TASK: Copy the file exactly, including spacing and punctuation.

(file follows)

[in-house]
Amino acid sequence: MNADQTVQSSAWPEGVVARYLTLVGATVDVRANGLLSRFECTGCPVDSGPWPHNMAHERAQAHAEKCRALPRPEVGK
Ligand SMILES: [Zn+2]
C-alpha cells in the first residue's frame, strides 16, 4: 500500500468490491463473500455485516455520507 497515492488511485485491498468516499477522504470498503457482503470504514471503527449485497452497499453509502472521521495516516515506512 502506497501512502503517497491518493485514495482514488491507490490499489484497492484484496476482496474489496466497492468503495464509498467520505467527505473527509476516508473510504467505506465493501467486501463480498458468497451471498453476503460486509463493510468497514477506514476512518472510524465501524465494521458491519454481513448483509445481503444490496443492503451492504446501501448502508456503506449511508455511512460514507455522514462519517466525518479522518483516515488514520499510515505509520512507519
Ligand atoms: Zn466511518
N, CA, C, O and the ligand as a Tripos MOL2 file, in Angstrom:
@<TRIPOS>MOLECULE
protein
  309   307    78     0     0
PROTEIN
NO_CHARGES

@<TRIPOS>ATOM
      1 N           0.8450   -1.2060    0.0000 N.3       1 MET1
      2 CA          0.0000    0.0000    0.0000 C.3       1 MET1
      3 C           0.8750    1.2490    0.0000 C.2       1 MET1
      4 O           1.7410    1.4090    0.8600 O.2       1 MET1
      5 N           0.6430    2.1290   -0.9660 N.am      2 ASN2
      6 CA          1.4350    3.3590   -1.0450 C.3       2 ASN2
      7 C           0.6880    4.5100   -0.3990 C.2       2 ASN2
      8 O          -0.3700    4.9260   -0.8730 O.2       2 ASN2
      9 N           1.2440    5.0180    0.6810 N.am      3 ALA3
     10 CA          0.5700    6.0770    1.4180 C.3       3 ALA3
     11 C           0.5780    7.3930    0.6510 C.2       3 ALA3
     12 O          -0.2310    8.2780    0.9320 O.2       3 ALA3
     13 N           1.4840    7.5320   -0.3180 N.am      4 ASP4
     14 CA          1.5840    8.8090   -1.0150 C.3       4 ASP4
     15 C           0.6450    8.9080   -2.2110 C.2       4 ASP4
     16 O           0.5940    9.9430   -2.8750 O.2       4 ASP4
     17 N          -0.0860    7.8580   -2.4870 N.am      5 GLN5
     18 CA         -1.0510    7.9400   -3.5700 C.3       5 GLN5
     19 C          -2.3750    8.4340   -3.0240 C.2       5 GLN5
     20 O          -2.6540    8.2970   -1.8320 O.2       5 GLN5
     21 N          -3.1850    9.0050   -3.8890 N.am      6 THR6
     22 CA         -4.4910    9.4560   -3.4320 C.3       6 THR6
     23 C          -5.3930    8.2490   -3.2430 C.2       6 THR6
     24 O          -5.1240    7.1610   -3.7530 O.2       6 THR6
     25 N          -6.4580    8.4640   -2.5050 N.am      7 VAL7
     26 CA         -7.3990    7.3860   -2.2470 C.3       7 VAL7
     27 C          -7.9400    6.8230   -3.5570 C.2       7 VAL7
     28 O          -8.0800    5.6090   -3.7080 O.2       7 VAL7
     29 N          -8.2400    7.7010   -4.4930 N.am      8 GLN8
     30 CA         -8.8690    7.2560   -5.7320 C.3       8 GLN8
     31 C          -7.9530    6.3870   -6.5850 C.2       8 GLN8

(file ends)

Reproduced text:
[in-house]
Amino acid sequence: MNADQTVQSSAWPEGVVARYLTLVGATVDVRANGLLSRFECTGCPVDSGPWPHNMAHERAQAHAEKCRALPRPEVGK
Ligand SMILES: [Zn+2]
C-alpha cells in the first residue's frame, strides 16, 4: 500500500468490491463473500455485516455520507 497515492488511485485491498468516499477522504470498503457482503470504514471503527449485497452497499453509502472521521495516516515506512 502506497501512502503517497491518493485514495482514488491507490490499489484497492484484496476482496474489496466497492468503495464509498467520505467527505473527509476516508473510504467505506465493501467486501463480498458468497451471498453476503460486509463493510468497514477506514476512518472510524465501524465494521458491519454481513448483509445481503444490496443492503451492504446501501448502508456503506449511508455511512460514507455522514462519517466525518479522518483516515488514520499510515505509520512507519
Ligand atoms: Zn466511518
N, CA, C, O and the ligand as a Tripos MOL2 file, in Angstrom:
@<TRIPOS>MOLECULE
protein
  309   307    78     0     0
PROTEIN
NO_CHARGES

@<TRIPOS>ATOM
      1 N           0.8450   -1.2060    0.0000 N.3       1 MET1
      2 CA          0.0000    0.0000    0.0000 C.3       1 MET1
      3 C           0.8750    1.2490    0.0000 C.2       1 MET1
      4 O           1.7410    1.4090    0.8600 O.2       1 MET1
      5 N           0.6430    2.1290   -0.9660 N.am      2 ASN2
      6 CA          1.4350    3.3590   -1.0450 C.3       2 ASN2
      7 C           0.6880    4.5100   -0.3990 C.2       2 ASN2
      8 O          -0.3700    4.9260   -0.8730 O.2       2 ASN2
      9 N           1.2440    5.0180    0.6810 N.am      3 ALA3
     10 CA          0.5700    6.0770    1.4180 C.3       3 ALA3
     11 C           0.5780    7.3930    0.6510 C.2       3 ALA3
     12 O          -0.2310    8.2780    0.9320 O.2       3 ALA3
     13 N           1.4840    7.5320   -0.3180 N.am      4 ASP4
     14 CA          1.5840    8.8090   -1.0150 C.3       4 ASP4
     15 C           0.6450    8.9080   -2.2110 C.2       4 ASP4
     16 O           0.5940    9.9430   -2.8750 O.2       4 ASP4
     17 N          -0.0860    7.8580   -2.4870 N.am      5 GLN5
     18 CA         -1.0510    7.9400   -3.5700 C.3       5 GLN5
     19 C          -2.3750    8.4340   -3.0240 C.2       5 GLN5
     20 O          -2.6540    8.2970   -1.8320 O.2       5 GLN5
     21 N          -3.1850    9.0050   -3.8890 N.am      6 THR6
     22 CA         -4.4910    9.4560   -3.4320 C.3       6 THR6
     23 C          -5.3930    8.2490   -3.2430 C.2       6 THR6
     24 O          -5.1240    7.1610   -3.7530 O.2       6 THR6
     25 N          -6.4580    8.4640   -2.5050 N.am      7 VAL7
     26 CA         -7.3990    7.3860   -2.2470 C.3       7 VAL7
     27 C          -7.9400    6.8230   -3.5570 C.2       7 VAL7
     28 O          -8.0800    5.6090   -3.7080 O.2       7 VAL7
     29 N          -8.2400    7.7010   -4.4930 N.am      8 GLN8
     30 CA         -8.8690    7.2560   -5.7320 C.3       8 GLN8
     31 C          -7.9530    6.3870   -6.5850 C.2       8 GLN8